Courtesy of Jay Cross http://www.flickr.com/photos/jaycross/6951344609/

The average time that a company spends in the S&P 500 is 15 years, continuously trending downward over the past 80 years. In fact, as recent as 10 years ago, the average lifespan was 25 years. Perhaps a decade from now, the average lifespan could be as short as 10 or maybe even 5 years. Change is swift. Cycle times are shortening. We are seeing this play out across industries and institutions.

These realities highlight an entirely new landscape which requires new methods of operation and engagement.

How are global CEO’s attempting to respond to this emerging reality?

In the recently published IBM Global Chief Executive Officer Study “Leading Through Connections”, some key insights emerged about where 1,700+ leaders from the worlds largest organizations intend to lead their organizations over the next few years.

Organizations of all sizes would benefit from taking note of these insights, primarily because the new era of connectedness enables any individual or organization in the global network to sense, analyze, and respond to create value, and exploit untapped opportunities.

Perhaps one of the most interesting findings of the study is that of all of the external forces that could impact their organization over the next 3 to 5 years, CEOs now see technology change as the most critical.

But the technology is simply an enabler and disruptor of the status quo. How CEOs envision leveraging and responding to emerging technology is where things get interesting.

Enabling and Extending Collaboration

In a fast moving world, fraught with uncertainty, four key traits stand out as critical for employee’s future success. Collaboration is the number-one trait CEOs are seeking in their employees, with 75 percent of CEOs calling it critical. People who are communicative, creative, and flexible will also find their skills in demand.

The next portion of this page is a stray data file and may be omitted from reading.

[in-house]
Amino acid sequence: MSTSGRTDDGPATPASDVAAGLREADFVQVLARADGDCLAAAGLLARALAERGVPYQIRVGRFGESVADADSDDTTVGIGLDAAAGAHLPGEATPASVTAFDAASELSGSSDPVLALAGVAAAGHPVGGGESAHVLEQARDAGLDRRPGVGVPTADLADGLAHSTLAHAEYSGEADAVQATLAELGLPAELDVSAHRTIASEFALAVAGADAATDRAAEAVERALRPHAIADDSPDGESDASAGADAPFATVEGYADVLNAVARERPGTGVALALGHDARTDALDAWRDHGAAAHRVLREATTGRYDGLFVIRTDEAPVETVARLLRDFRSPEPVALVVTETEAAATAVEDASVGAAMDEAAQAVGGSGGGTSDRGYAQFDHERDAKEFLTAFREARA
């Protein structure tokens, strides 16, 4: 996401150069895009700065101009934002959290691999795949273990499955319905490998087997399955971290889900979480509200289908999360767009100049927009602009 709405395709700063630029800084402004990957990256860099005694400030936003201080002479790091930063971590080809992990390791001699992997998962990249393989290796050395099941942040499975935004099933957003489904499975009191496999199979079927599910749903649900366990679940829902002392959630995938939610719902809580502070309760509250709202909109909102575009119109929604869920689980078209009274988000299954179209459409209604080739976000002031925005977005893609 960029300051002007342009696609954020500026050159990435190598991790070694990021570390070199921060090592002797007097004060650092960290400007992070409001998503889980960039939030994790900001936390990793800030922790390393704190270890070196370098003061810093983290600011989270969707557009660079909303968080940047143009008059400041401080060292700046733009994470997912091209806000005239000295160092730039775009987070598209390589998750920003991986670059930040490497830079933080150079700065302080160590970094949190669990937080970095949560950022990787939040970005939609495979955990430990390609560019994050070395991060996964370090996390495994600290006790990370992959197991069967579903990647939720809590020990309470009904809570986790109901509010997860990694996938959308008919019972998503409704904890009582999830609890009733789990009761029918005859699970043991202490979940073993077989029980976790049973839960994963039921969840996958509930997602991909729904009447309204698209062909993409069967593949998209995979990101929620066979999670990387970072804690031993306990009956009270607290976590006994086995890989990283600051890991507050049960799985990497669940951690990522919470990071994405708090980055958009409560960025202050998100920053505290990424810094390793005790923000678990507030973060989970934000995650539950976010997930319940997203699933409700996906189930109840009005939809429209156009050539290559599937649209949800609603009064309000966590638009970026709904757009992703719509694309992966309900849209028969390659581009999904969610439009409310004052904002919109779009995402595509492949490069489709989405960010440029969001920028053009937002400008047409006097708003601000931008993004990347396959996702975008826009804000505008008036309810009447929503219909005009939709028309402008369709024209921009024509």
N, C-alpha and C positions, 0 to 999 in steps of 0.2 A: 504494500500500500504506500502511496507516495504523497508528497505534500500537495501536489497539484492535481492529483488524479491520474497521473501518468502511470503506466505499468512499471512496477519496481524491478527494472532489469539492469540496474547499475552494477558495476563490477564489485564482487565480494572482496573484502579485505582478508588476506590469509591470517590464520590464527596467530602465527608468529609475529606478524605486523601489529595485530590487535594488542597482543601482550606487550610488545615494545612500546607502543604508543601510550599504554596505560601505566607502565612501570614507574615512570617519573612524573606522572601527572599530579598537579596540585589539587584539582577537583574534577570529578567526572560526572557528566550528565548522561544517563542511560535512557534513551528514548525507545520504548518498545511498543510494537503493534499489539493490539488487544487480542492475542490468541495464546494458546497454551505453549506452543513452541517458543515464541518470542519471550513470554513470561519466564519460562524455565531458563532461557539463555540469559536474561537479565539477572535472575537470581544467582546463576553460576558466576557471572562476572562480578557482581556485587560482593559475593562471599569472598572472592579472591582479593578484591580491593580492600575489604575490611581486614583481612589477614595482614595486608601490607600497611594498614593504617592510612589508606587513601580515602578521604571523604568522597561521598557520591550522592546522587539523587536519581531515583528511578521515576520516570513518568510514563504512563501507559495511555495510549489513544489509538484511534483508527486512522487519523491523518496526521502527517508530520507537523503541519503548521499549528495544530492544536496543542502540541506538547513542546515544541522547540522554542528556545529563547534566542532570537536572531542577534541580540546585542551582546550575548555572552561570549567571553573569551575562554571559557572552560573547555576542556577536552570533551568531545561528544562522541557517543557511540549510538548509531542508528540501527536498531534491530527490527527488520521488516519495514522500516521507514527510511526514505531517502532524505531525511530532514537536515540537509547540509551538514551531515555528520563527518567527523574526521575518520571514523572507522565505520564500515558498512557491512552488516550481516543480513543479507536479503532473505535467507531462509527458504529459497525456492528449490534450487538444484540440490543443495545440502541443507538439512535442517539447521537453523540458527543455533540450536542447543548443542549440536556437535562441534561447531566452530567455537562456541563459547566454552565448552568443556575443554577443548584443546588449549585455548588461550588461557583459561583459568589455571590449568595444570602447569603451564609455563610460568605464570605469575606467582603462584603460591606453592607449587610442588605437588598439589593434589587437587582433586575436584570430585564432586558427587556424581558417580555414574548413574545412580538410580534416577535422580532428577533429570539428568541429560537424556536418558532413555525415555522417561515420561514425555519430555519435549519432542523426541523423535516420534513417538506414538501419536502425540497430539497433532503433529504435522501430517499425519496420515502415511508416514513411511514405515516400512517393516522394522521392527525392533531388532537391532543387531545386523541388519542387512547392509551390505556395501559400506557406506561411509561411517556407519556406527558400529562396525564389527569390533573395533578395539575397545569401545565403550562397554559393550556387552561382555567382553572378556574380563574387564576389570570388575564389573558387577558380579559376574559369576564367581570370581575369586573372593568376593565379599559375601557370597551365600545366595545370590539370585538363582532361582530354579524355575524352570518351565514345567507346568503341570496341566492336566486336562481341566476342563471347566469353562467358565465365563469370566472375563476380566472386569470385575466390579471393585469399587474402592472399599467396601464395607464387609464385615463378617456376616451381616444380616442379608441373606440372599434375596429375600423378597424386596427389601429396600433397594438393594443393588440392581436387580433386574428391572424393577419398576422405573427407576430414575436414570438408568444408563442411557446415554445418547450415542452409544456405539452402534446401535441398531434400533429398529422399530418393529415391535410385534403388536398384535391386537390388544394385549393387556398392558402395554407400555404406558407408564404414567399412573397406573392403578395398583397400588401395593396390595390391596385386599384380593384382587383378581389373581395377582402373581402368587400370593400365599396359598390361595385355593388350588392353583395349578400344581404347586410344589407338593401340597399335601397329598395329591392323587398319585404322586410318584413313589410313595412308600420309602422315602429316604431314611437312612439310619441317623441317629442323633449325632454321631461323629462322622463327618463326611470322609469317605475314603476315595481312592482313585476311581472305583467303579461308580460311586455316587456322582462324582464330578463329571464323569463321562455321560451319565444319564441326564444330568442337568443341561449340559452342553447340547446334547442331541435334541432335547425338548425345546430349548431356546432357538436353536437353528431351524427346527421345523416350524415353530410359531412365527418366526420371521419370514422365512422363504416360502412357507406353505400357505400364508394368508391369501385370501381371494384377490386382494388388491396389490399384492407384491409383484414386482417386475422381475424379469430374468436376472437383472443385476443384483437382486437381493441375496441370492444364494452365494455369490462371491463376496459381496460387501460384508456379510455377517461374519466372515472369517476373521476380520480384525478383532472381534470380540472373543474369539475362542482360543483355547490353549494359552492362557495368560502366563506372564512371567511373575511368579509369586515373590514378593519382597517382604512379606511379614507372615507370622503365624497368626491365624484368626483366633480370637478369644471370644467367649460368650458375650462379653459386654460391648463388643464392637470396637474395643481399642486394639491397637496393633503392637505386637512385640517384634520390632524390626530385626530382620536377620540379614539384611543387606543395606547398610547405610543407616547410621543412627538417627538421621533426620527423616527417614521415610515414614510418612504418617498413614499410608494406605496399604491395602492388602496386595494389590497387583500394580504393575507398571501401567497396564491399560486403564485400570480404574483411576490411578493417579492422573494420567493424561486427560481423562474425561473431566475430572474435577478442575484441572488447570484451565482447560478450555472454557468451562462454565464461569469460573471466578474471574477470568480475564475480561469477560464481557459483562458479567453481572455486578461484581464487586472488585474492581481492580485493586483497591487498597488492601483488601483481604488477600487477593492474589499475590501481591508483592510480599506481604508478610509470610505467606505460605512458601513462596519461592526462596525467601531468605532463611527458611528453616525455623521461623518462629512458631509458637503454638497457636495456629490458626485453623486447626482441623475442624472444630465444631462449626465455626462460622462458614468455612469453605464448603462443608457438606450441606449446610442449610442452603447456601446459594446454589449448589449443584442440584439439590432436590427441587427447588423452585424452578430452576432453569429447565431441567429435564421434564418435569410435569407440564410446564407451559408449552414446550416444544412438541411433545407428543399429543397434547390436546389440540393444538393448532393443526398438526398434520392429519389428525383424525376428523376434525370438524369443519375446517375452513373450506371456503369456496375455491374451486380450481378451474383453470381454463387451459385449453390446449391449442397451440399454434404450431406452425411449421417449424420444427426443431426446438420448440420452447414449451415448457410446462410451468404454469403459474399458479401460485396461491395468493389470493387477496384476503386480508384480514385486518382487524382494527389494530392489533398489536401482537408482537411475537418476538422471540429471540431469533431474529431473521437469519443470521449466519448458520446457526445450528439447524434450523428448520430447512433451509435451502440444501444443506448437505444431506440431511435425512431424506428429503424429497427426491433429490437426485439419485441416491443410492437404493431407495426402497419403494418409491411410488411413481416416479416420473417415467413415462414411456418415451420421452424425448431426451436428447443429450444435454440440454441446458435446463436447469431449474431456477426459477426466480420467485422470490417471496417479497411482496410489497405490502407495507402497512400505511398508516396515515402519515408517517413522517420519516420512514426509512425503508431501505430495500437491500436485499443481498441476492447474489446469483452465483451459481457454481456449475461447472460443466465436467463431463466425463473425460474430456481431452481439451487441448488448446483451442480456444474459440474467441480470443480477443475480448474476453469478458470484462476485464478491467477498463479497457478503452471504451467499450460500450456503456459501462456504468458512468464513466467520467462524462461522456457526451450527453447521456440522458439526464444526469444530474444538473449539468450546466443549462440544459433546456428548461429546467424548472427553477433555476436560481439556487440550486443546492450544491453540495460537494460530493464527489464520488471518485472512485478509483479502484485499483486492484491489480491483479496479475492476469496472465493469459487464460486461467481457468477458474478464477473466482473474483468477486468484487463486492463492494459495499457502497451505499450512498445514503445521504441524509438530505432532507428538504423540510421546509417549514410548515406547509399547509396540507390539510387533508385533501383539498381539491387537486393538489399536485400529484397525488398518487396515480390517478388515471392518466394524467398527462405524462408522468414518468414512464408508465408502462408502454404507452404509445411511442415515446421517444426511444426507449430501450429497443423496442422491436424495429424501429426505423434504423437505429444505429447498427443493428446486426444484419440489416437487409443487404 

However placing these collaborative and creative folks into a rigid environment will likely lead to impeded growth and frustration. While hiring those with the key traits described above, CEO’s are simultaneously focused on building core organizational attributes. Placing a focus on ethics and values, and establishing a clear purpose and mission while evolving to a more collaborative environment are the primary hallmarks of the next generation enterprise, according to the survey.

The emphasis on openness and collaboration is even higher among outperforming organizations, and according to the study, they also have the change-management capabilities to make things happen.

Extending collaboration beyond traditional boundaries is a fast growing trend with more and more companies adopting the model that AG Lafley and Proctor & Gamble pioneered about a decade ago, leveraging the intelligence of a partnership community for innovation. Outperformers are more adept at leveraging the skllis and talents of folks outside of the organization. This is lending itself to the creation of new value chains, new revenue models, and in some cases, new industries.

Organizations that are building a collaborative culture internally and extending collaboration beyond organizational boundaries find themselves more nimble and able to change in a more dynamic world.

Increased Focus on the Customer

Throughout the report, there were several data points highlighting an even greater focus on understanding the customer.

When asked about key sources of sustained economic value, 66% of CEO’s highlighted customer relationships, finishing only to access to human capital.

When rating their own critical capabilities to lead their organization, guess what CEOs ranked as the most critical trait? “Customer Obsession”.

In addition, more than 7 out of 10 CEO’s are driving change within their respective organizations to “deepen the understanding of individual customer needs.

Big Data, Analytics, and Insights

I recently highlighted the importance of the data in this short little riff titled “What do you mean you don’t have the data?!?!?”

The data exhaust of digital interactions provides the framework to translate these growing mounds of raw data into meaningful insights, and ultimately translate those insights into action. This appears to be an increasingly important differentiator between organizations that thrive, and those that don’t. According to the data in the survey, insight driven organizations are about twice as competent than their underperforming peers at leveraging data.